Also known as: hydrocephalus
What is ventriculomegaly?
The ventricles of the brain are a communicating network of cavities (ventricles) deep in the brain consisting of two lateral cavities, a third ventricle, a communicating duct (cerebral aqueduct), and a fourth ventricle, all filled with cerebrospinal fluid (CSF) which is produced by blood vessels (the choroid plexus) in the ventricles.
The brain floats in the CSF fluid surrounding it, and the CSF circulates through the ventricular and the spaces around the brain and the spinal cord, constantly being produced and absorbed.
Ventriculomegaly is a congenital (before birth) condition in which the ventricles of a fetus/baby are abnormally large.
What causes ventriculomegaly?
Large ventricles result from either too little brain tissue surrounding them (because of poor brain development or brain injury) or because there is a block in the ventricular system preventing the CSF from leaving the ventricles or because there is an imbalance between CSF production and absorption (hydrocephalus).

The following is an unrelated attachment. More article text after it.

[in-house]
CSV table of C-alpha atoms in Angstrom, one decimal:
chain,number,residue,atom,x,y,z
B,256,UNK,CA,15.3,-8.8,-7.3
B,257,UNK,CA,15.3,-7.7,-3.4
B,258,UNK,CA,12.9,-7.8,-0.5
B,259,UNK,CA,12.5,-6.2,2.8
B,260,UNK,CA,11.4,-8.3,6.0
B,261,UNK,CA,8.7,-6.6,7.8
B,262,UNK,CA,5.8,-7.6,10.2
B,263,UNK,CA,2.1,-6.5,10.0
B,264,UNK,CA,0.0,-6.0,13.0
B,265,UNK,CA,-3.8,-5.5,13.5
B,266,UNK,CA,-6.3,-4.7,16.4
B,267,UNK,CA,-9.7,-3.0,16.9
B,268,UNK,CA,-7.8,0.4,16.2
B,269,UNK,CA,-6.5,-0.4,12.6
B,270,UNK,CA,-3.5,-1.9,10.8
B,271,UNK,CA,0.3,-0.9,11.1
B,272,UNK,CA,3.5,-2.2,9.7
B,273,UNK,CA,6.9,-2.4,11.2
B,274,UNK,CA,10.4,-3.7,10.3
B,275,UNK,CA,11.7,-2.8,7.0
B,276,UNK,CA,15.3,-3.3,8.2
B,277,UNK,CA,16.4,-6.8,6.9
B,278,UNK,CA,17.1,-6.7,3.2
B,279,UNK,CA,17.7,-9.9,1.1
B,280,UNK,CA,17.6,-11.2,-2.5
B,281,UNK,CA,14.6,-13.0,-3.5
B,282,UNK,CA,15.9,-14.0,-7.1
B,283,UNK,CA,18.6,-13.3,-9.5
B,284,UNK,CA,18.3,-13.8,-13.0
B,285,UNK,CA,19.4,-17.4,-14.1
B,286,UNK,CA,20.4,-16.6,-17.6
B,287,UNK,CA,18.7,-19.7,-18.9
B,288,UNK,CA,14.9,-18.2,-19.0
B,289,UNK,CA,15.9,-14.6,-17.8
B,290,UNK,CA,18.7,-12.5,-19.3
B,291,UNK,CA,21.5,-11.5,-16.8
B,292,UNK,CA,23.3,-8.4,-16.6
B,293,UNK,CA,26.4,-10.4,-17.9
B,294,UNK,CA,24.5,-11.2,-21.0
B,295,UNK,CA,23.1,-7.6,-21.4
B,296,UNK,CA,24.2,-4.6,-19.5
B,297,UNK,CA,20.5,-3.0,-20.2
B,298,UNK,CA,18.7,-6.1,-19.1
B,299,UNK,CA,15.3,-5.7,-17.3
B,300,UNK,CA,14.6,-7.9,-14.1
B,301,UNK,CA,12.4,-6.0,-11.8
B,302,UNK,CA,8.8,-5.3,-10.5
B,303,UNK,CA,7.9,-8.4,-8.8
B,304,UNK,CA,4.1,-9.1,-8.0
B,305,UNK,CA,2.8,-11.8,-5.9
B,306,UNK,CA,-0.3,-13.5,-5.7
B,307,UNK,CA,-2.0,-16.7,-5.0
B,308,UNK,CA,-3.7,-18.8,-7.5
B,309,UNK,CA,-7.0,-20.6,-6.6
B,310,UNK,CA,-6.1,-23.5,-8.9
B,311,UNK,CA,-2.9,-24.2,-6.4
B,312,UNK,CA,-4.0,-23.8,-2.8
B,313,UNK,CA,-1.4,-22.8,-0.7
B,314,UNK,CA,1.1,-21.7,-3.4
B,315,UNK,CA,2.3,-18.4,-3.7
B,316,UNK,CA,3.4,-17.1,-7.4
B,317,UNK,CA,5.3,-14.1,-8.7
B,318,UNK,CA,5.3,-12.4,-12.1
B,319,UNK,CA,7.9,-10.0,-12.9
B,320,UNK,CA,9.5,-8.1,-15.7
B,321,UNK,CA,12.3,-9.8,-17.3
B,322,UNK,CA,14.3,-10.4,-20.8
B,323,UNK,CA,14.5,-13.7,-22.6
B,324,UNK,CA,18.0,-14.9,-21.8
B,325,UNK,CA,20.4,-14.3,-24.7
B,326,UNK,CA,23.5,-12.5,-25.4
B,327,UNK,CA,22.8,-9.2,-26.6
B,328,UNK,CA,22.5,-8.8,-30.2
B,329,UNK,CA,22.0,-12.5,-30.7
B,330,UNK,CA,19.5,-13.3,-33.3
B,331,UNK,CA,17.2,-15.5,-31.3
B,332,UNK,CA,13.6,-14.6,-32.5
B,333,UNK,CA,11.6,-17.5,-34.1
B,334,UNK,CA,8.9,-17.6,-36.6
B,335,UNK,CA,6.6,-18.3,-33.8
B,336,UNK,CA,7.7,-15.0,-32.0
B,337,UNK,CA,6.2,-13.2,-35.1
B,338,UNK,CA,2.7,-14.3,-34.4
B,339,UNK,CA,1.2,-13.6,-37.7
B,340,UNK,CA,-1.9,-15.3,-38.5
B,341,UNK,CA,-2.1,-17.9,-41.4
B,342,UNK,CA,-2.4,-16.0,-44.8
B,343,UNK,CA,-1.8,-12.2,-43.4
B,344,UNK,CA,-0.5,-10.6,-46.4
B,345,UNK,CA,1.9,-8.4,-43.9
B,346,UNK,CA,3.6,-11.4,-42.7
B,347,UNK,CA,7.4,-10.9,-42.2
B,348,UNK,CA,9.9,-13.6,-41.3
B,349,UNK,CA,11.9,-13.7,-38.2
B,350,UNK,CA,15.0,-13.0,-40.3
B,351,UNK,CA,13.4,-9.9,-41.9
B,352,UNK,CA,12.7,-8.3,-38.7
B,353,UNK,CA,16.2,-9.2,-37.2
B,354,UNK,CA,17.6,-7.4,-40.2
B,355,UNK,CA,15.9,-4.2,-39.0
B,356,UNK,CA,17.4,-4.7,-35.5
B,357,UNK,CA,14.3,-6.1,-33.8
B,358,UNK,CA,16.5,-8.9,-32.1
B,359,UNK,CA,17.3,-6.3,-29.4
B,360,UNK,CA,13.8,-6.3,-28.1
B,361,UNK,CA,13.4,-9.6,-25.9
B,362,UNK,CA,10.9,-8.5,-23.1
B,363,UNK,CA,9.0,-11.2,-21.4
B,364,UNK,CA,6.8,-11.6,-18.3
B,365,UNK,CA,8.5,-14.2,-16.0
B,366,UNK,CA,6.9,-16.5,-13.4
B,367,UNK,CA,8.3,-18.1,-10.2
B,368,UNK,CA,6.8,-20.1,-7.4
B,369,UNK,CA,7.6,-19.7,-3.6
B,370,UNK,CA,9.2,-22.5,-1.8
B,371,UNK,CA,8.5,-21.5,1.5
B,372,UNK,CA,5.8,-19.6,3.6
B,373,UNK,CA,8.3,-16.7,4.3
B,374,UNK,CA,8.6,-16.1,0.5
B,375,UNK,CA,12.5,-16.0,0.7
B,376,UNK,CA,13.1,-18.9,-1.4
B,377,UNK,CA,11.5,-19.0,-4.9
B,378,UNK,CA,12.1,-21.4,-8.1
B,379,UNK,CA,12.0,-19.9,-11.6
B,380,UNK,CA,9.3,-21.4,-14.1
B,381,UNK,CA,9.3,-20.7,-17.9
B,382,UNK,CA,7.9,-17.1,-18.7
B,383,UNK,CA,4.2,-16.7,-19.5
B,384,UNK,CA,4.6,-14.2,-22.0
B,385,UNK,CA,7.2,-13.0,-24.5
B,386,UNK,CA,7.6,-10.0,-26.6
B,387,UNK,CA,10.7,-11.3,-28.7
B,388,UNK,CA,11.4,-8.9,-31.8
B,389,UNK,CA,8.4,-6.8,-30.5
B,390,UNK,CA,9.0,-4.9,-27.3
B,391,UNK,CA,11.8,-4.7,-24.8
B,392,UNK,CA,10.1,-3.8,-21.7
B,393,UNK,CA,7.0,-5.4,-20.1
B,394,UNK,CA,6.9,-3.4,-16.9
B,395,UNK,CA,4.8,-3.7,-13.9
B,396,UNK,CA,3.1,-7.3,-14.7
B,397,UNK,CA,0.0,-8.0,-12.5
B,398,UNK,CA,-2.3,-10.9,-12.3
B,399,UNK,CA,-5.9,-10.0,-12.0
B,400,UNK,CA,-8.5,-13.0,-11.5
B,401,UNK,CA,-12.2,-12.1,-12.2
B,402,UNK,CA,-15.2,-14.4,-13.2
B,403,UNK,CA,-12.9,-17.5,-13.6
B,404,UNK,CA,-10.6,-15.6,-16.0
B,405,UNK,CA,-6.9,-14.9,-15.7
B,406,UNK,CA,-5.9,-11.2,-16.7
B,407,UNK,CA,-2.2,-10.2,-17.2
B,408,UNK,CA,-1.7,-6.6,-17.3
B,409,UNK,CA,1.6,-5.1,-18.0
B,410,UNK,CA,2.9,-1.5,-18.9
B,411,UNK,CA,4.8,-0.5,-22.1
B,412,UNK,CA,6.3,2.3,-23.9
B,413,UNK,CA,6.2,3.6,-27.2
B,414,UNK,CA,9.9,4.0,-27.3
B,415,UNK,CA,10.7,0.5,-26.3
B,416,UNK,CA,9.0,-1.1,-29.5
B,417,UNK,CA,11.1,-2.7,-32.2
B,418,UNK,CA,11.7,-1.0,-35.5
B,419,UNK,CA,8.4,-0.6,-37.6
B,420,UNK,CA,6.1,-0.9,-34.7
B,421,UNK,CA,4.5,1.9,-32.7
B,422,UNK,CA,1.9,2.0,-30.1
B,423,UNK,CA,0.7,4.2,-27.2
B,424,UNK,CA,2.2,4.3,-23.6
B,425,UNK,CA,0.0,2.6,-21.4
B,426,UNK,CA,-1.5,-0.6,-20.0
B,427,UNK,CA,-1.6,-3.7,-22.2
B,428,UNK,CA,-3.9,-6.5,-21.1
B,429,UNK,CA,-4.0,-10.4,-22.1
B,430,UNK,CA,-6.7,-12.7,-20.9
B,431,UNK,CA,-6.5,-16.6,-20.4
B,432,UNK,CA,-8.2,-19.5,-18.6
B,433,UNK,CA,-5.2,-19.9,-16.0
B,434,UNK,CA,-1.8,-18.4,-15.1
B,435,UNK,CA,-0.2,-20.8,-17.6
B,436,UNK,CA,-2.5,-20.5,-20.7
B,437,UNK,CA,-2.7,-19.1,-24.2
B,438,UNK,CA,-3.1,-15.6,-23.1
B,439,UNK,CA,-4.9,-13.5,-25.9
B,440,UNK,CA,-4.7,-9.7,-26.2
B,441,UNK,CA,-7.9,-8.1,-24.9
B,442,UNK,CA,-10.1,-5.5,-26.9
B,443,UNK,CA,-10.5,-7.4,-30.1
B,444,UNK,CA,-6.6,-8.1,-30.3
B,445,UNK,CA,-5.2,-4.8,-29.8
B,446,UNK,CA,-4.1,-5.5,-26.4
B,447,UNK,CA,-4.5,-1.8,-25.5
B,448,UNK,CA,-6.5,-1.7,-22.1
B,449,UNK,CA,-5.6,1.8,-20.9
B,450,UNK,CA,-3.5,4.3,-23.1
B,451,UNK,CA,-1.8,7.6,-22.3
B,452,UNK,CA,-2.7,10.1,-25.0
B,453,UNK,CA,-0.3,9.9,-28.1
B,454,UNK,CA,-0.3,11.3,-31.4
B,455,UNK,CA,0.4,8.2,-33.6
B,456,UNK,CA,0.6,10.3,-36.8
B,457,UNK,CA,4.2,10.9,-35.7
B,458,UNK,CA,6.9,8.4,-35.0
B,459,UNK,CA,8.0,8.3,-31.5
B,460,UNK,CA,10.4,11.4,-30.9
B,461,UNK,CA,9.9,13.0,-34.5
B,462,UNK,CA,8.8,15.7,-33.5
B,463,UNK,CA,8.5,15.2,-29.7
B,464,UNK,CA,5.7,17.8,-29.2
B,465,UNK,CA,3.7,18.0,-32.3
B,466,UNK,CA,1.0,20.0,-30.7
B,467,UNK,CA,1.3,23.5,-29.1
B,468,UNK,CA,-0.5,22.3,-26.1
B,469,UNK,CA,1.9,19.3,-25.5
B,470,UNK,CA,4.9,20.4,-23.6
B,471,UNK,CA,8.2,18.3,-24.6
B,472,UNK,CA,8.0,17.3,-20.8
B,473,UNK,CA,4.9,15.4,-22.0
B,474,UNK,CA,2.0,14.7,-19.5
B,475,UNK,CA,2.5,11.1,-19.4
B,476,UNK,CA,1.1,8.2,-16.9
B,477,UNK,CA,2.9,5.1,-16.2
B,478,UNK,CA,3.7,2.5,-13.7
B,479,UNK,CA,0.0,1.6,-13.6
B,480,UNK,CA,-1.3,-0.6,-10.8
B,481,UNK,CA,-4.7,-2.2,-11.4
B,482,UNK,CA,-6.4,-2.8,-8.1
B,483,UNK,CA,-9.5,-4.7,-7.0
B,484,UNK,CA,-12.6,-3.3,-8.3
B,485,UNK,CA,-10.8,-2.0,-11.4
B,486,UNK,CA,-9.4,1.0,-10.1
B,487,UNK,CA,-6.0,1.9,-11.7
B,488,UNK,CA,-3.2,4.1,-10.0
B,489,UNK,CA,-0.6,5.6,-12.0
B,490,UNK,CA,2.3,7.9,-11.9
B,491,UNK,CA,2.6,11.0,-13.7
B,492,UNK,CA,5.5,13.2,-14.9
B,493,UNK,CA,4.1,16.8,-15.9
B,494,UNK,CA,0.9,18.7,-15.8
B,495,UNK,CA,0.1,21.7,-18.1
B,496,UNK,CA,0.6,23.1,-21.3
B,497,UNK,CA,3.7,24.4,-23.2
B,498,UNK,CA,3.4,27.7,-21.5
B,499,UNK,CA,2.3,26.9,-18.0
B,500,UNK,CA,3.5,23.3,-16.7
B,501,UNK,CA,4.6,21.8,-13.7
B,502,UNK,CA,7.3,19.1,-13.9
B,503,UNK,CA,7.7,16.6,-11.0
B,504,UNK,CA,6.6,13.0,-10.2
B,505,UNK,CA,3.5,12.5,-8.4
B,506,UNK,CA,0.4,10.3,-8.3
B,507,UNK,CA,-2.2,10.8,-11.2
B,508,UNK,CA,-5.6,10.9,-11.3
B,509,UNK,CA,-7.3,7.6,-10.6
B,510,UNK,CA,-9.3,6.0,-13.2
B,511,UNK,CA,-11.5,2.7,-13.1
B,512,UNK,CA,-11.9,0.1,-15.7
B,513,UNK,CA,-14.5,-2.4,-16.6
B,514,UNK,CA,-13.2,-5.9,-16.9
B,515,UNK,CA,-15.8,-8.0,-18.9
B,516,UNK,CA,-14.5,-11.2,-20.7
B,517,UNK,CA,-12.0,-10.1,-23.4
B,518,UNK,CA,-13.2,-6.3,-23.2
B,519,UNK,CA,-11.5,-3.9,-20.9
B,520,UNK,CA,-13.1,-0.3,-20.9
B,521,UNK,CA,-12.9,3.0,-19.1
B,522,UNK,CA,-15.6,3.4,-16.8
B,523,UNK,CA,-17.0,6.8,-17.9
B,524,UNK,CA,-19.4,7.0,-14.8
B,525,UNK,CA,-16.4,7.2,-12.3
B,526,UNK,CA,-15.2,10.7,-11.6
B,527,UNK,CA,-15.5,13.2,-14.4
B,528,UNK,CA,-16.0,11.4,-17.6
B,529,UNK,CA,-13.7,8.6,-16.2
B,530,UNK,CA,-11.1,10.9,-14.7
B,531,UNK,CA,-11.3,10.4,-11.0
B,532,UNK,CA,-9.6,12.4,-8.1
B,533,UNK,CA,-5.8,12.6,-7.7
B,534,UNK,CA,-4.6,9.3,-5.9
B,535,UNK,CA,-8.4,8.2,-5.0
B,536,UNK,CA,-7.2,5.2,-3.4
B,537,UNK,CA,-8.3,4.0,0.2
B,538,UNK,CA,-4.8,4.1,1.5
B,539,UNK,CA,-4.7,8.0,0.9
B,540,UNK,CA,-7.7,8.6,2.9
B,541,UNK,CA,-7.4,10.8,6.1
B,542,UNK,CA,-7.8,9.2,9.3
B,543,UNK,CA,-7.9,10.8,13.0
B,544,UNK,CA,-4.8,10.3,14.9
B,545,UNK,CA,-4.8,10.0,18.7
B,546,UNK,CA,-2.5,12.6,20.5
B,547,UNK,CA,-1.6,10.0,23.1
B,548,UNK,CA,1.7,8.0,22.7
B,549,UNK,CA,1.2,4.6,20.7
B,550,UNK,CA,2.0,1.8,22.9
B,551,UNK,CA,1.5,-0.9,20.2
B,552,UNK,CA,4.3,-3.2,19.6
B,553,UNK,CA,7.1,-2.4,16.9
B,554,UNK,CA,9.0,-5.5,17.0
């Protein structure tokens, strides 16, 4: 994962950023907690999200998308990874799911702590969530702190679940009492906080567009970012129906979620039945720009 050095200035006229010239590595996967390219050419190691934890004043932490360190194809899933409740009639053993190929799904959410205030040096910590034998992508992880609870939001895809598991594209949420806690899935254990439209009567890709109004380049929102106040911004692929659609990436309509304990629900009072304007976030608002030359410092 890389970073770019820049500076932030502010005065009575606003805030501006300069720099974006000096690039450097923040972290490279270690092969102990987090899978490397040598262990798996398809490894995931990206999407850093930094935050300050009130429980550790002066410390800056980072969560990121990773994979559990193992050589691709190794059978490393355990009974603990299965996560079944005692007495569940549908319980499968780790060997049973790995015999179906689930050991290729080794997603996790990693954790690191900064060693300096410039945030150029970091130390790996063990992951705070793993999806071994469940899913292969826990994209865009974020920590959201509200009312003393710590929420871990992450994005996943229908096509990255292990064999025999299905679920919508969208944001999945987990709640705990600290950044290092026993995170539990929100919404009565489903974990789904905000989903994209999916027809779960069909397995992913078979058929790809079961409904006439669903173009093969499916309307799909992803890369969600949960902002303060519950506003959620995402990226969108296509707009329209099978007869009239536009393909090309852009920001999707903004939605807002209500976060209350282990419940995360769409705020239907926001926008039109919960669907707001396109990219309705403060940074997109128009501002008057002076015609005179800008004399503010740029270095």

What are the signs/symptoms of ventriculomegaly?
Mild ventriculomegaly may have no signs or symptoms. If however the ventricles are large or increasing in size ( hydrocephalus), a rapidly growing large head, a full or bulging fontanel (soft spot at the top of the head), irritability or sleepiness, poor feeding, abnormal eye movement or always looking downward, projectile vomiting, and developmental delay.
What are ventriculomegaly care options?
Ventriculomegaly may only need to be treated if there is hydrocephalus. Treatment of hydrocephalus usually involves creating a pathway (a shunt) for the excess fluid to flow out of the brain to another area of the body. Endoscopic third ventriculostomy (ETV) creates an opening out of the 3rd ventricle, and a combination of ETV and choroid plexus destruction may be used if other treatments are ineffective.
Reviewed by: Jack Wolfsdorf, MD, FAAP
This page was last updated on: February 18, 2020 11:16 AM
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